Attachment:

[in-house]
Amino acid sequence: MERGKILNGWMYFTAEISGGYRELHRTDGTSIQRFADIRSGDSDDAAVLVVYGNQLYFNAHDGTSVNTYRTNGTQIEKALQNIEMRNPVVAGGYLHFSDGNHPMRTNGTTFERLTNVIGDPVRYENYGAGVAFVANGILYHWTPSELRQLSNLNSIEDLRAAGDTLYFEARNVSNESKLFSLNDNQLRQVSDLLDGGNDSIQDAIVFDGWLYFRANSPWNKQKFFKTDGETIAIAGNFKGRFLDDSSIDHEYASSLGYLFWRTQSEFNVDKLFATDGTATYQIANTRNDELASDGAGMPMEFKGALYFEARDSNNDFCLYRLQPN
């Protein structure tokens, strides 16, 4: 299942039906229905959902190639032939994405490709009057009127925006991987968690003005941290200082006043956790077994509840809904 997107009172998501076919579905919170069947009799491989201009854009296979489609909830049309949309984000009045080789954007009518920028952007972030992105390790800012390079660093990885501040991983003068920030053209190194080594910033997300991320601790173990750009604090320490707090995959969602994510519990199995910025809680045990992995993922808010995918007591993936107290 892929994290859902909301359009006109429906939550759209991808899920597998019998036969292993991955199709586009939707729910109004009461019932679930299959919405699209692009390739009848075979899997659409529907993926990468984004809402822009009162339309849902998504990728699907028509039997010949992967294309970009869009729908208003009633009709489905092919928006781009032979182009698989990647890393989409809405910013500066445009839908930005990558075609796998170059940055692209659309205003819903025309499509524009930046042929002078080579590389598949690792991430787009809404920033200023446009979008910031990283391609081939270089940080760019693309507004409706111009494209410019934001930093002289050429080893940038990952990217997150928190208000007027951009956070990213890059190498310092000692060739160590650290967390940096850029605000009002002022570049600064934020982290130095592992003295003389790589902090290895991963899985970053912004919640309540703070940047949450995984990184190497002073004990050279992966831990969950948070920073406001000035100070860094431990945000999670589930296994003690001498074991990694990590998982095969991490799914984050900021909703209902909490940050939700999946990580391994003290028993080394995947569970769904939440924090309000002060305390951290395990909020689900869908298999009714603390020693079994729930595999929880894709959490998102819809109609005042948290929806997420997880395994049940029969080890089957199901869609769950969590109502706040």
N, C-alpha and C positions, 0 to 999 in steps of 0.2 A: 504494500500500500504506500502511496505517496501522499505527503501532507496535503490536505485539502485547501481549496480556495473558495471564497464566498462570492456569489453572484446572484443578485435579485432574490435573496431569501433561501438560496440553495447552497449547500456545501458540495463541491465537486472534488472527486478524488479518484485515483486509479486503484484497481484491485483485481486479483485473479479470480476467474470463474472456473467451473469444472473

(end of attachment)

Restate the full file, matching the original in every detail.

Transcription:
[in-house]
Amino acid sequence: MERGKILNGWMYFTAEISGGYRELHRTDGTSIQRFADIRSGDSDDAAVLVVYGNQLYFNAHDGTSVNTYRTNGTQIEKALQNIEMRNPVVAGGYLHFSDGNHPMRTNGTTFERLTNVIGDPVRYENYGAGVAFVANGILYHWTPSELRQLSNLNSIEDLRAAGDTLYFEARNVSNESKLFSLNDNQLRQVSDLLDGGNDSIQDAIVFDGWLYFRANSPWNKQKFFKTDGETIAIAGNFKGRFLDDSSIDHEYASSLGYLFWRTQSEFNVDKLFATDGTATYQIANTRNDELASDGAGMPMEFKGALYFEARDSNNDFCLYRLQPN
């Protein structure tokens, strides 16, 4: 299942039906229905959902190639032939994405490709009057009127925006991987968690003005941290200082006043956790077994509840809904 997107009172998501076919579905919170069947009799491989201009854009296979489609909830049309949309984000009045080789954007009518920028952007972030992105390790800012390079660093990885501040991983003068920030053209190194080594910033997300991320601790173990750009604090320490707090995959969602994510519990199995910025809680045990992995993922808010995918007591993936107290 892929994290859902909301359009006109429906939550759209991808899920597998019998036969292993991955199709586009939707729910109004009461019932679930299959919405699209692009390739009848075979899997659409529907993926990468984004809402822009009162339309849902998504990728699907028509039997010949992967294309970009869009729908208003009633009709489905092919928006781009032979182009698989990647890393989409809405910013500066445009839908930005990558075609796998170059940055692209659309205003819903025309499509524009930046042929002078080579590389598949690792991430787009809404920033200023446009979008910031990283391609081939270089940080760019693309507004409706111009494209410019934001930093002289050429080893940038990952990217997150928190208000007027951009956070990213890059190498310092000692060739160590650290967390940096850029605000009002002022570049600064934020982290130095592992003295003389790589902090290895991963899985970053912004919640309540703070940047949450995984990184190497002073004990050279992966831990969950948070920073406001000035100070860094431990945000999670589930296994003690001498074991990694990590998982095969991490799914984050900021909703209902909490940050939700999946990580391994003290028993080394995947569970769904939440924090309000002060305390951290395990909020689900869908298999009714603390020693079994729930595999929880894709959490998102819809109609005042948290929806997420997880395994049940029969080890089957199901869609769950969590109502706040």
N, C-alpha and C positions, 0 to 999 in steps of 0.2 A: 504494500500500500504506500502511496505517496501522499505527503501532507496535503490536505485539502485547501481549496480556495473558495471564497464566498462570492456569489453572484446572484443578485435579485432574490435573496431569501433561501438560496440553495447552497449547500456545501458540495463541491465537486472534488472527486478524488479518484485515483486509479486503484484497481484491485483485481486479483485473479479470480476467474470463474472456473467451473469444472473